Q: Does South Carolina have similar laws as North Carolina when it comes to HOAs?
Mike Hunter is handing this question to Cynthia Jones, an associate who is licensed to practice in both North and South Carolina. Her practice focuses on representation of homeowners associations and real estate developers. Her answer:
As discussed in previous articles, in North Carolina, the Planned Community Act applies to single-family and townhome communities, and the Condominium Act applies to condominiums. The Nonprofit Corporations Act applies to the corporations that are established to run the associations.
South Carolina does have some laws that apply to homeowners associations, but it depends on the type of association. The Horizontal Property Act (easily found in an online search) only applies to condominiums. This Act sets forth a minimum standard by which these properties must operate and provides a legal basis for assessments, liens and foreclosure.
It discusses the requirements for the establishment of the community, liability for assessments, insurance provisions and the use of common elements.
Unlike North Carolina, where a Declaration of Condominium is recorded to establish a condominium, in South Carolina, it’s established by the master deed.
Requirements for what must be contained in the master deed are set forth in the Act.
Difference on fines
One main difference between the two states is that in North Carolina there is a legal basis for fining an owner for violations of the covenants.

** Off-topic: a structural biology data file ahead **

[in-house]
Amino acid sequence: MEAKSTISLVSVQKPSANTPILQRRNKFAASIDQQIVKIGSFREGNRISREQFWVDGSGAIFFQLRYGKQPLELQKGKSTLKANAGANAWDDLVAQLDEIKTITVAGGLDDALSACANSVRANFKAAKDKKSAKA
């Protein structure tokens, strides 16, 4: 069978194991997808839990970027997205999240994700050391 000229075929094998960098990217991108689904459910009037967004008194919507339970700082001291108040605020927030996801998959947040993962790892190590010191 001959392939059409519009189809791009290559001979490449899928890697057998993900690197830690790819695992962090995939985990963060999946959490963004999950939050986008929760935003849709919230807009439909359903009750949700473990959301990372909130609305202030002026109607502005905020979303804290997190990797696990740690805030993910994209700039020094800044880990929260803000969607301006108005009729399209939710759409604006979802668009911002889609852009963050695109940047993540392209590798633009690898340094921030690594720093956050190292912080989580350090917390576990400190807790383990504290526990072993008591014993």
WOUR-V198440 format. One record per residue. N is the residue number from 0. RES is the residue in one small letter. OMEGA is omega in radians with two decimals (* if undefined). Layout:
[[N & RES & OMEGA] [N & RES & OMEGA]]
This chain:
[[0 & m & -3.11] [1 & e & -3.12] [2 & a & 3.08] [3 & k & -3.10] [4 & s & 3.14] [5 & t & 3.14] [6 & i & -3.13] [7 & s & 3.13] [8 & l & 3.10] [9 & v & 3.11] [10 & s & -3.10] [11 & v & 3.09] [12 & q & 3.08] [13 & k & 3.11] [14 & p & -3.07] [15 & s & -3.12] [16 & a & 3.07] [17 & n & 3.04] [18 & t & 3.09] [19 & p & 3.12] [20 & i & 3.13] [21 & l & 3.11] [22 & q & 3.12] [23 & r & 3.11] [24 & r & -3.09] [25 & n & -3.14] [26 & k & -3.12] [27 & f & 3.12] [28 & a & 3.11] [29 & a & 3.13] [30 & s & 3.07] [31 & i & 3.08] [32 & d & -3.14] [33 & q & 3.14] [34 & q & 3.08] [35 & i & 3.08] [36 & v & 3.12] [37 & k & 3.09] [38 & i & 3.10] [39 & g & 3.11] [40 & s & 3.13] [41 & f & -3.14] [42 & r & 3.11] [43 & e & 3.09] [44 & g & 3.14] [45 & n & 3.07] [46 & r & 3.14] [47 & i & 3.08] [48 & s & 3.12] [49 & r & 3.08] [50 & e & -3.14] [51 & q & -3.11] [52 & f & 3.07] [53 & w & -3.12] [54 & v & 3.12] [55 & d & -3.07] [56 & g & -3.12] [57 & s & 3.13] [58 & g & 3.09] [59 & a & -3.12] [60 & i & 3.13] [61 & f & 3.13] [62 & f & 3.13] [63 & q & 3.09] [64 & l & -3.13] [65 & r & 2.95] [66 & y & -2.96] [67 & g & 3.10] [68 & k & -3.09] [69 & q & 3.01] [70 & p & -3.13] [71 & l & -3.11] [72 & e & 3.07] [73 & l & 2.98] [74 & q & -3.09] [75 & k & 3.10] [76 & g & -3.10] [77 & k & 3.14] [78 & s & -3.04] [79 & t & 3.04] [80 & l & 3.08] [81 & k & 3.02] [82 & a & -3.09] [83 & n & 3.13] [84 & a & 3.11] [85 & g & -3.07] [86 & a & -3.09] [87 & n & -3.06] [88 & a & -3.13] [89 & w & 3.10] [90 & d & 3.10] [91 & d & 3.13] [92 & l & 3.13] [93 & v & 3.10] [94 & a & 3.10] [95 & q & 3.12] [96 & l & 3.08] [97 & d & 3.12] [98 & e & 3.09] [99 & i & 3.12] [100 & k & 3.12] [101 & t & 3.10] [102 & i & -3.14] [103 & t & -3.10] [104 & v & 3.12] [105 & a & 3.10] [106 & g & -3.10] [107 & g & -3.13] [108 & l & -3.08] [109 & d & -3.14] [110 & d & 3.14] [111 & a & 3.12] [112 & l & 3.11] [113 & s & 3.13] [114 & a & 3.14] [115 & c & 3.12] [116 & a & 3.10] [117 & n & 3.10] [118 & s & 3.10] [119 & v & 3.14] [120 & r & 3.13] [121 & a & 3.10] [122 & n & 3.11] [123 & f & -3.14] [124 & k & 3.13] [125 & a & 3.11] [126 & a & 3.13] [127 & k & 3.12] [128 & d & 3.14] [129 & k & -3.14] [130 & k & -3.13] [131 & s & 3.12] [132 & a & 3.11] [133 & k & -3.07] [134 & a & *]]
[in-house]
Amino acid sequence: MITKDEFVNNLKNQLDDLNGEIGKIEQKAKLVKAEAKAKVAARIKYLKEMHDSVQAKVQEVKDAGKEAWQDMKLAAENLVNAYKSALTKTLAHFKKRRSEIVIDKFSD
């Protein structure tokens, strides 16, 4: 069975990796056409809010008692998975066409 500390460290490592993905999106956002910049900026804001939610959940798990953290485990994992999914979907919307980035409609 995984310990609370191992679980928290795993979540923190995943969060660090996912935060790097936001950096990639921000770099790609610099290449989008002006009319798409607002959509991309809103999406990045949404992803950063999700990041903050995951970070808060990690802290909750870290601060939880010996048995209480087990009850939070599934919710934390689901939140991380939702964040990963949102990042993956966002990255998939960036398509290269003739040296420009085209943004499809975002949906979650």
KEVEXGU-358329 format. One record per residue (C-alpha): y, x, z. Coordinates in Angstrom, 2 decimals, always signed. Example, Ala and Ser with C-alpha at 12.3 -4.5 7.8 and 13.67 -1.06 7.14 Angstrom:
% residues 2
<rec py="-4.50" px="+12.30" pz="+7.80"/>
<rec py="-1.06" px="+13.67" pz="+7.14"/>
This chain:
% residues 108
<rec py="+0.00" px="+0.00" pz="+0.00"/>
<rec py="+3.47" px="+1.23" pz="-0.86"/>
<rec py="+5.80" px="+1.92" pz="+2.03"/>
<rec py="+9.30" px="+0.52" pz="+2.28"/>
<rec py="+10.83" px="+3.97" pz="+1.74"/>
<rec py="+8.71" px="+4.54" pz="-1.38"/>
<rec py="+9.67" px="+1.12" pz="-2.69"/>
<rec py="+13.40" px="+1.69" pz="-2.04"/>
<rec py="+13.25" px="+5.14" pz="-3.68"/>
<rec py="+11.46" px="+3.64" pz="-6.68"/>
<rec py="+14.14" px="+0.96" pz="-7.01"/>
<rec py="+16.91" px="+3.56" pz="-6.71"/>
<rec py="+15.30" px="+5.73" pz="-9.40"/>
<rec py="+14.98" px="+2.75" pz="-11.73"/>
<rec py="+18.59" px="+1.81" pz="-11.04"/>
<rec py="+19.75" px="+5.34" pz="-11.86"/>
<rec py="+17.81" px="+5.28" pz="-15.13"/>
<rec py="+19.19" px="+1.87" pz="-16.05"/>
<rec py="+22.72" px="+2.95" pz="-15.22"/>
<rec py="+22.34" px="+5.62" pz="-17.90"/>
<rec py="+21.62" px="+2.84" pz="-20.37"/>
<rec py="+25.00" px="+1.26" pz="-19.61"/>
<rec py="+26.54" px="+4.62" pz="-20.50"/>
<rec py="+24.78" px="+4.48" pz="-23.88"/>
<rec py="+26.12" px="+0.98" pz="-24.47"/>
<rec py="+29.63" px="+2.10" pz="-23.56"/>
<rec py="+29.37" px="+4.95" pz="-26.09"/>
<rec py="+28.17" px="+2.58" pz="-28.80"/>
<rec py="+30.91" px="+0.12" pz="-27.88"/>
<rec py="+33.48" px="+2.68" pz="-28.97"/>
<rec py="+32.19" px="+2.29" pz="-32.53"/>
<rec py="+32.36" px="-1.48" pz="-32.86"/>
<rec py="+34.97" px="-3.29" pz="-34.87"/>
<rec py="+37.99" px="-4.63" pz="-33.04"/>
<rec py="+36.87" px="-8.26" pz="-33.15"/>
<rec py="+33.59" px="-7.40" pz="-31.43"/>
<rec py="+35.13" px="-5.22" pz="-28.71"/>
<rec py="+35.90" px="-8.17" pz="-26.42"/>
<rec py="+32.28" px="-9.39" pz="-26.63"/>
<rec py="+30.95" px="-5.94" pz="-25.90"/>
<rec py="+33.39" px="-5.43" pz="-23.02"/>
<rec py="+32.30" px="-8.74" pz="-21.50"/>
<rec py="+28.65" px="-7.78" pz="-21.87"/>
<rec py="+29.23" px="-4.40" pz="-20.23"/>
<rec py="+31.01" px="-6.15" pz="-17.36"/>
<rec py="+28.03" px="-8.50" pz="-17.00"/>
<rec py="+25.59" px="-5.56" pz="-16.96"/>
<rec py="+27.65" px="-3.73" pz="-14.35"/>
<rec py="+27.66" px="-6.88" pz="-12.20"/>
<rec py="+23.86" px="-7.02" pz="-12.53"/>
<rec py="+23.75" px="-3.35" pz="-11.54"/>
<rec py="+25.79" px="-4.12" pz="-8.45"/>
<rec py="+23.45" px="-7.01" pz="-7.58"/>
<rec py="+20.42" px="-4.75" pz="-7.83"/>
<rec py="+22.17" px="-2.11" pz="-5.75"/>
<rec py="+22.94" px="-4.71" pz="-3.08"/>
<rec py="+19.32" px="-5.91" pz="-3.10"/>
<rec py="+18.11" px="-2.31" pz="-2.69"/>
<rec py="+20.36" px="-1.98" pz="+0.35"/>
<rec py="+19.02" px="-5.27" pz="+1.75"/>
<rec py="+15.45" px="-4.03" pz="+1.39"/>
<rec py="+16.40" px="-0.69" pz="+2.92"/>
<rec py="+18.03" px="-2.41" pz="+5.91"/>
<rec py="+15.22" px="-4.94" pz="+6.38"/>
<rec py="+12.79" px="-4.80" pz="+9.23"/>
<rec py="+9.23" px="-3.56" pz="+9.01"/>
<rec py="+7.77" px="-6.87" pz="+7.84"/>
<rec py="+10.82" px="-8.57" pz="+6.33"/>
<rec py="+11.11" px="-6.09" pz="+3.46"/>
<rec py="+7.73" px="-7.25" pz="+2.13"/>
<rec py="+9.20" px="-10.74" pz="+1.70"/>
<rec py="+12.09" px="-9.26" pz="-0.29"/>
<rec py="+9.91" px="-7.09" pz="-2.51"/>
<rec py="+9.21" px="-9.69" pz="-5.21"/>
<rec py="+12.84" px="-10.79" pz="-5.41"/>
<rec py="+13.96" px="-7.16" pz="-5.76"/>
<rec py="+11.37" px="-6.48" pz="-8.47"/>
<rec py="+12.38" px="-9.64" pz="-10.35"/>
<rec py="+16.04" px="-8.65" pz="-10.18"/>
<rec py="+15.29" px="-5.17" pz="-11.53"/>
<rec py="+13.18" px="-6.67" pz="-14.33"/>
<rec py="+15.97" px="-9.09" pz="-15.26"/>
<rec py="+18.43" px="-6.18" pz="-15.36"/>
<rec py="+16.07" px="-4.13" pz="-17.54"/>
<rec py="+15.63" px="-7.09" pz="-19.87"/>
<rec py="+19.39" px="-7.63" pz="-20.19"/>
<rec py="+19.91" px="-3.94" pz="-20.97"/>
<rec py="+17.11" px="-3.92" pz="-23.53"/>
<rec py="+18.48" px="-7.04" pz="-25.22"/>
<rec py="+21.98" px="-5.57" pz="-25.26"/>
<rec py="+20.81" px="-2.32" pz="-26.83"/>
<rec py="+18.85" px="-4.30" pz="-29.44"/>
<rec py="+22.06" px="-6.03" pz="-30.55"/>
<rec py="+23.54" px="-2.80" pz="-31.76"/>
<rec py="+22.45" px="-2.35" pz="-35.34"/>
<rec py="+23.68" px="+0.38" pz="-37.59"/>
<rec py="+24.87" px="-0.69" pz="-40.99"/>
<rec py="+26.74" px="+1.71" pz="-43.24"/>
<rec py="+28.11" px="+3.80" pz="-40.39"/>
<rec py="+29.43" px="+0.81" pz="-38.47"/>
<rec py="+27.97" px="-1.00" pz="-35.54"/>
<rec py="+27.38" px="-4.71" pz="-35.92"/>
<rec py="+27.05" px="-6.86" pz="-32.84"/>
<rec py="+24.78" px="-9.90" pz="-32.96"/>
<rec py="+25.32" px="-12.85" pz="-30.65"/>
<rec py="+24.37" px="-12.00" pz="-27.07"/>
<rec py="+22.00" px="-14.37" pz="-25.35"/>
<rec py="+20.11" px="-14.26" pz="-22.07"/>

In South Carolina, unless the provision for fines is contained in the master deed or Covenants, Conditions and Restrictions for the community, there is no authority for assessing fines against an owner.
The only remedy set forth in the Act is a civil action to enforce the covenants, which is often lengthy and expensive.
Another key point: There is no legislation in South Carolina that regulates or controls HOAs composed of single-family homes. (Although a version of the Planned Community Act has been introduced to the legislature for consideration).
So when it comes to single-family HOAs, rights and obligations for both homeowners and boards must be set forth in the Covenants, Conditions and Restrictions for that particular community.
The S.C. Nonprofit Corporation Act of 1994 applies to nonprofit associations established under S.C. law. This Nonprofit Act dictates the responsibilities and obligations of the association, and the officers and directors of the association have the duty to meet these standards.
Charlotte attorney Michael Hunter represents community and condominium associations for the firm of Horack Talley.
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“Ask The Experts” Articles have been Reprinted with permission from the Charlotte Observer
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